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The OECD Forum 2018 organised in Paris picked up from the last years forum and reflected on what brings us together, moving from diagnosis to action, and shaping solutions to build these much-needed bridges. The Forum, an interesting congregation of the most high profile decision makers and thought leaders also opened house for researchers, academicians and practitioners. Naturally, I was delighted to be invited and be part of the deliberations.

Organised as a highly interactive conference, with the intention of listening, every participant was given an opportunity to post their views, participate in live surveys and asks questions to the panelists. The #OECDForum18 covered several topics of contemporary interest, as THE SKILLS PUNDIT, i was focused on 2 key sessions :

(a) Reskilling: How Difficult Is It? In the spirit of “Become who you are. Reskill and find your next job!” the session discussed how 60 million to 375 million individuals around the world may need to transition to new occupational categories by 2030, in the event of midpoint or early automation adoption. The panelists discussed about the changes in traditional jobs and where the new employment is being generated. In this context, the challenges for those without the basic literacy and numeracy skills to remain relevant and employed are much larger. All panelists seem to agree that addressing this is a economic priority and requires a close knit tripartite arrangement – government, employer and learner – to create market relevant yet moderated training (apprenticeship programmes). Check out the webcast for the full discussion –

(b) The Future of Work: How? The brand new “OECD Risks that Matter Survey” found that 47% of self-employed and short-term contractors said that losing their job or income is one of their top concerns for the next year or two. With inequality at its highest level in decades and still rising in many countries, we need to address policy issues associated with new forms of work as they test the strength of existing economic and social models.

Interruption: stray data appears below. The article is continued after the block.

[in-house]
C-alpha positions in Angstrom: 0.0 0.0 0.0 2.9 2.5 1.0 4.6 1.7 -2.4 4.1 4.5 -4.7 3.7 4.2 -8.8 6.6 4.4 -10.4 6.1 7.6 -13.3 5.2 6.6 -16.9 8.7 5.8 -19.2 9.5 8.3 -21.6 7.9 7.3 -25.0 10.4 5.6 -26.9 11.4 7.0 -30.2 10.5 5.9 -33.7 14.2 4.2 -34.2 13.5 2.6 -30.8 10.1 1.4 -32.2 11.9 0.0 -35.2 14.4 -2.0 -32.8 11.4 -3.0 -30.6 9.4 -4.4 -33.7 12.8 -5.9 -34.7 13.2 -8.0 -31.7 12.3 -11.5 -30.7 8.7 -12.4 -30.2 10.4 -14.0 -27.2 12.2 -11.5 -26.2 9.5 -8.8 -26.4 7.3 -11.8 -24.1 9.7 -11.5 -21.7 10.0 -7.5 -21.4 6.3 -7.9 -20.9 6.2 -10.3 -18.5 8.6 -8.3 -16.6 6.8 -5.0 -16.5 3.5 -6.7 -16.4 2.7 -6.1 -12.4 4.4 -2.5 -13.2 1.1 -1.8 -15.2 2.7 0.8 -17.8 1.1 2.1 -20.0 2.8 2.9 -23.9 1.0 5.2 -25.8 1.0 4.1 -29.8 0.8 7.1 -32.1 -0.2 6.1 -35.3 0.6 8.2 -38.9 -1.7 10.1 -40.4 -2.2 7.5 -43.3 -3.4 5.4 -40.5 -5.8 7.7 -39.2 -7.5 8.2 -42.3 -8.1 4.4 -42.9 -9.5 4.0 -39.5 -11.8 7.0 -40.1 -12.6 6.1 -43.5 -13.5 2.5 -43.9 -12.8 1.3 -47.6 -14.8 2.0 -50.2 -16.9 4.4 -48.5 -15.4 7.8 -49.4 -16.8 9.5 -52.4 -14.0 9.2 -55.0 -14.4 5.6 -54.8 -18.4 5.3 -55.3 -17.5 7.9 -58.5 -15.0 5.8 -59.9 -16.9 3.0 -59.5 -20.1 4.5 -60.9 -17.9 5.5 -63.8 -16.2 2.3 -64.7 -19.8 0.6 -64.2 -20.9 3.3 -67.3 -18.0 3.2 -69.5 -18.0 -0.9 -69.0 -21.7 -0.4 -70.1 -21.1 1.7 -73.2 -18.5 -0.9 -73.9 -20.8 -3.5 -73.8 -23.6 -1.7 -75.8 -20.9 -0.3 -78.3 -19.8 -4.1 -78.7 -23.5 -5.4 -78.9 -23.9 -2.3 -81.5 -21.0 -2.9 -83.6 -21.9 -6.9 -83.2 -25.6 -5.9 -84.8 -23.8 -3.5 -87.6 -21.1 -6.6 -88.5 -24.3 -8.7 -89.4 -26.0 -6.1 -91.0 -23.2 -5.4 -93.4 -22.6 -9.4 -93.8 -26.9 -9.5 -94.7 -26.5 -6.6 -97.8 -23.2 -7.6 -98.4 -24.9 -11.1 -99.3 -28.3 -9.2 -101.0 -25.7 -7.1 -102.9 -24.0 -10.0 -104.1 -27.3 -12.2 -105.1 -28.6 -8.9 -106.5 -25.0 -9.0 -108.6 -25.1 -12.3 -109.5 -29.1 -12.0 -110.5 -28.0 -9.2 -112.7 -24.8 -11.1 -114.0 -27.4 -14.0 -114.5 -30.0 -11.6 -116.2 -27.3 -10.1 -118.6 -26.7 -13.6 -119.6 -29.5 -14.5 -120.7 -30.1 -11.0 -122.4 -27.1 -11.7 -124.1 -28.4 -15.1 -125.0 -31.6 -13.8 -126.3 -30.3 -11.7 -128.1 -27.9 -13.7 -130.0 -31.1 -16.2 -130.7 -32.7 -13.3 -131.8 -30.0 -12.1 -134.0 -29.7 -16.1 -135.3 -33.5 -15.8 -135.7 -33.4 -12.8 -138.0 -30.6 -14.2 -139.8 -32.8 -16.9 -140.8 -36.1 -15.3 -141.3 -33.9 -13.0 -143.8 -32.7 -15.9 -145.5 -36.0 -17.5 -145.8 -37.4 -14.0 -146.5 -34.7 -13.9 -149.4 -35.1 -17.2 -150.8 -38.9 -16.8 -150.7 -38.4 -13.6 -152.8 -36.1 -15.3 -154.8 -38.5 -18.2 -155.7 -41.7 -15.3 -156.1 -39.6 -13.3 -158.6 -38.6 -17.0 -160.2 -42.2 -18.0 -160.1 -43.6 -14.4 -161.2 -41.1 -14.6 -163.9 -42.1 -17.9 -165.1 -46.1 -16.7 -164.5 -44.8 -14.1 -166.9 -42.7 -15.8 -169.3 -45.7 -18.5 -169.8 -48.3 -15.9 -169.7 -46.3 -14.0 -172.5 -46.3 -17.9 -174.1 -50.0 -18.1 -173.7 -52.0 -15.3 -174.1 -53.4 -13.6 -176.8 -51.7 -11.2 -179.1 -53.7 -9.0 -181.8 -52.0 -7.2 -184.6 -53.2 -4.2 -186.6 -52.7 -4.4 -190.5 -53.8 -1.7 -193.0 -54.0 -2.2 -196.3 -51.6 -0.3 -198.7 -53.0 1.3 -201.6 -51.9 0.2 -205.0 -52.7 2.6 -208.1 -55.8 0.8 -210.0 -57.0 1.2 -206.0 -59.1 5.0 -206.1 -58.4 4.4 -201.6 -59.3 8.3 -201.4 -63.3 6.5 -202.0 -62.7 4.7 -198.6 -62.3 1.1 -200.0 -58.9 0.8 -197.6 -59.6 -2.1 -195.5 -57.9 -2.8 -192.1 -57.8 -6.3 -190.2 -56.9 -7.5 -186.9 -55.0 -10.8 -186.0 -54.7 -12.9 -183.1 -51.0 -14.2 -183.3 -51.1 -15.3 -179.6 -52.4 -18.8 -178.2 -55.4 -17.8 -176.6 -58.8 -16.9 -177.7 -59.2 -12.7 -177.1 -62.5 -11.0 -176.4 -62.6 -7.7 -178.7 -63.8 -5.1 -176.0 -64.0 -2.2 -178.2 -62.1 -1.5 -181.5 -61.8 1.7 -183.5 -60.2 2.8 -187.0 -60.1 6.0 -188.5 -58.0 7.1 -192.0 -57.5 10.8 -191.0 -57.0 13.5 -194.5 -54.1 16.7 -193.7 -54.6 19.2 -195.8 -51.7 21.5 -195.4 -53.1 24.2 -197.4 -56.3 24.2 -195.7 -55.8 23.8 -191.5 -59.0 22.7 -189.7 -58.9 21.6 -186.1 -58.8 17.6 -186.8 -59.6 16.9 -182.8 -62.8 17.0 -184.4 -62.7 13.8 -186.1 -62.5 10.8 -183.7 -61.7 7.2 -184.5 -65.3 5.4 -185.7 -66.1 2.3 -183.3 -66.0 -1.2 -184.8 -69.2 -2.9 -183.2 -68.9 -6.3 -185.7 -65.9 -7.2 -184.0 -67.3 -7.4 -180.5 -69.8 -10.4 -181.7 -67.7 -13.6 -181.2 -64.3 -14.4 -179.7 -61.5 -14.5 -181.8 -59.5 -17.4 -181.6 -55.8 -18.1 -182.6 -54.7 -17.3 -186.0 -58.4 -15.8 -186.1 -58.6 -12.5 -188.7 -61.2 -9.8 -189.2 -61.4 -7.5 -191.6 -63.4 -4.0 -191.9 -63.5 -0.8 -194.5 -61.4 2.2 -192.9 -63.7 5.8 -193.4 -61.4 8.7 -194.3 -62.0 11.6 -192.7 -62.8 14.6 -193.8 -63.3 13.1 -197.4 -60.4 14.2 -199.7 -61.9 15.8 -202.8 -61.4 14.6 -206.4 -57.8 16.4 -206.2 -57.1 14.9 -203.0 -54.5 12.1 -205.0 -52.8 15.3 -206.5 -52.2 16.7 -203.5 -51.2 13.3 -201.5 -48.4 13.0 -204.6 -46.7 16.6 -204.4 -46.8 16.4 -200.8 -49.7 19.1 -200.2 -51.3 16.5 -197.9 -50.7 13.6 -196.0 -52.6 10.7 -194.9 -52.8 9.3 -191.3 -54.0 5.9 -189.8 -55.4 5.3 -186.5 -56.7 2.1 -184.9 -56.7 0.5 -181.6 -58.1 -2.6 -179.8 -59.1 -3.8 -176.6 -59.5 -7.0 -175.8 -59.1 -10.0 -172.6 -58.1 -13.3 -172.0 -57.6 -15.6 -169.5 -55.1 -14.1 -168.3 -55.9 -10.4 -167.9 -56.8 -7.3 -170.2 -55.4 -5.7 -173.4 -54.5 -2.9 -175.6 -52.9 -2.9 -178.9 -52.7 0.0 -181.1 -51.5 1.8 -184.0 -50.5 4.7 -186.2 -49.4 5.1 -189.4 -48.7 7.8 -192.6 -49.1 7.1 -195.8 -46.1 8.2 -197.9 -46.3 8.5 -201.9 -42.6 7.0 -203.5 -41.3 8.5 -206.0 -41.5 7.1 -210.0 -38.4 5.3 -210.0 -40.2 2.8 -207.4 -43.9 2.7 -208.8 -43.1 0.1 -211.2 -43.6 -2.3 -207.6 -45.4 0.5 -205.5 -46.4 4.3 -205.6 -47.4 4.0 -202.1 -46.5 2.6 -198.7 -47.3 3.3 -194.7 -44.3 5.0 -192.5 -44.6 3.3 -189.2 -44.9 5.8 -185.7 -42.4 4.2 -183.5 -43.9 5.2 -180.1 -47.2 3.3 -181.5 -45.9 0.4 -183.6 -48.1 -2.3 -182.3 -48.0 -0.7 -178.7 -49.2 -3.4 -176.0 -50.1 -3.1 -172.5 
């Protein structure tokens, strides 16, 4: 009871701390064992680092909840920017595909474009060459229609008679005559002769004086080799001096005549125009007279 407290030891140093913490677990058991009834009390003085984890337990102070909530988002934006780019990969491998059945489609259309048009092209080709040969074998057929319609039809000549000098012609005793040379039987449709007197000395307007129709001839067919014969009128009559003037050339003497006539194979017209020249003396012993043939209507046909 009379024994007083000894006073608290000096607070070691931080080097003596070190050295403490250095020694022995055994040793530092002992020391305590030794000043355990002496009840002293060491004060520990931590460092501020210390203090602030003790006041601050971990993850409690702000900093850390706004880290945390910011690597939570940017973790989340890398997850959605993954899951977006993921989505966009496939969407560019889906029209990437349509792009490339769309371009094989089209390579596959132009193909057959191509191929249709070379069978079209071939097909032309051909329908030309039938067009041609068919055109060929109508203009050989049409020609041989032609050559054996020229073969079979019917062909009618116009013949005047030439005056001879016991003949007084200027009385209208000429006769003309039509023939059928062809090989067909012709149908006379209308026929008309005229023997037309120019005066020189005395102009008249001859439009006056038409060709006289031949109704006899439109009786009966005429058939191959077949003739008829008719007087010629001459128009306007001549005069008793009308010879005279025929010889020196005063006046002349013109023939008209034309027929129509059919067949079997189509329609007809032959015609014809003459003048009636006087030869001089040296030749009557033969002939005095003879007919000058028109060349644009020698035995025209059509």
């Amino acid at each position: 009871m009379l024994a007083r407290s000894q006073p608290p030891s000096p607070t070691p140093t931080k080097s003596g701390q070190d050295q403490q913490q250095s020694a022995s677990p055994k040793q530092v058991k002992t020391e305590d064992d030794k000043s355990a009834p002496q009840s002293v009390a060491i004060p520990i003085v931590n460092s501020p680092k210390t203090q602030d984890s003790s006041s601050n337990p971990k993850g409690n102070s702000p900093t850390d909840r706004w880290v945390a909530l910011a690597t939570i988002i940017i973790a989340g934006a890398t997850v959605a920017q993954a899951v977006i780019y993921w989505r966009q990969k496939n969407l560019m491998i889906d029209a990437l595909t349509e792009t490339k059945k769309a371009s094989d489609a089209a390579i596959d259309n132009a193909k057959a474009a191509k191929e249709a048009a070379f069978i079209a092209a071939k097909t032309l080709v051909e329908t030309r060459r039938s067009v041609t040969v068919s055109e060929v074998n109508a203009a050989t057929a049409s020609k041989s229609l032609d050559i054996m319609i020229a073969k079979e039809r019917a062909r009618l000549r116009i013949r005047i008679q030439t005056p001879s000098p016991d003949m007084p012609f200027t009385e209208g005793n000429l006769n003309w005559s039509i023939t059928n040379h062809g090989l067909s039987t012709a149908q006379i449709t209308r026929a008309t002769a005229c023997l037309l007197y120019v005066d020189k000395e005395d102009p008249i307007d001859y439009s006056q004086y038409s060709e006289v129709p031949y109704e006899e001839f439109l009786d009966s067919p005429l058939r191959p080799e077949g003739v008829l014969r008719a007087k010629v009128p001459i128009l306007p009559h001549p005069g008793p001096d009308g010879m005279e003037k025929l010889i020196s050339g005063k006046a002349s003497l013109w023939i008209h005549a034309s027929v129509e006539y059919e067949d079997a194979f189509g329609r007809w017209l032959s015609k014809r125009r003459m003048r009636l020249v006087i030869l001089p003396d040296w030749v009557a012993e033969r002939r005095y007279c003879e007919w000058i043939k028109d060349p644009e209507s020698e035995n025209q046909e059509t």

My biggest take away was that fight for talent will only intensify as more and more specialized skills will be in demand. The other area which will require, especially the social organisations’ involvement, is engaging the workers in gig-economy to the right skills and right jobs. Check out the panel discussion, my questions / comments made via beekast to the panelists here :

On the side of this massive event, the Chair of the OECD Ministerial Council reaffirmed the OECD’s faith and interest in “reshaping of the foundations of multilateralism”. The OECD members (in line with the OECD Convention) express collective determination to promote the highest sustainable growth and improve the economic and social well-being of their people by cooperation and consultation. This council has called for OECD to step up its engagement to: (i) produce evidence-based policy recommendations; (ii) promote a level playing field including through high quality standards and spreading best practices; and (iii) support multilateral fora to deliver practical results.

As the Forum opening states,  the #OECDFORUM2018 is all about “moving from diagnosis to action, and shaping solutions to build these much-needed bridges; i hop the focus is on Action & Solutions beyond policy talk.

More on the OECD Forum 2018 can be found

Pooja Gianchandani 

Check out my Twitter Moments featuring OECD Forum 2018 :

(Picture Source : OECD )




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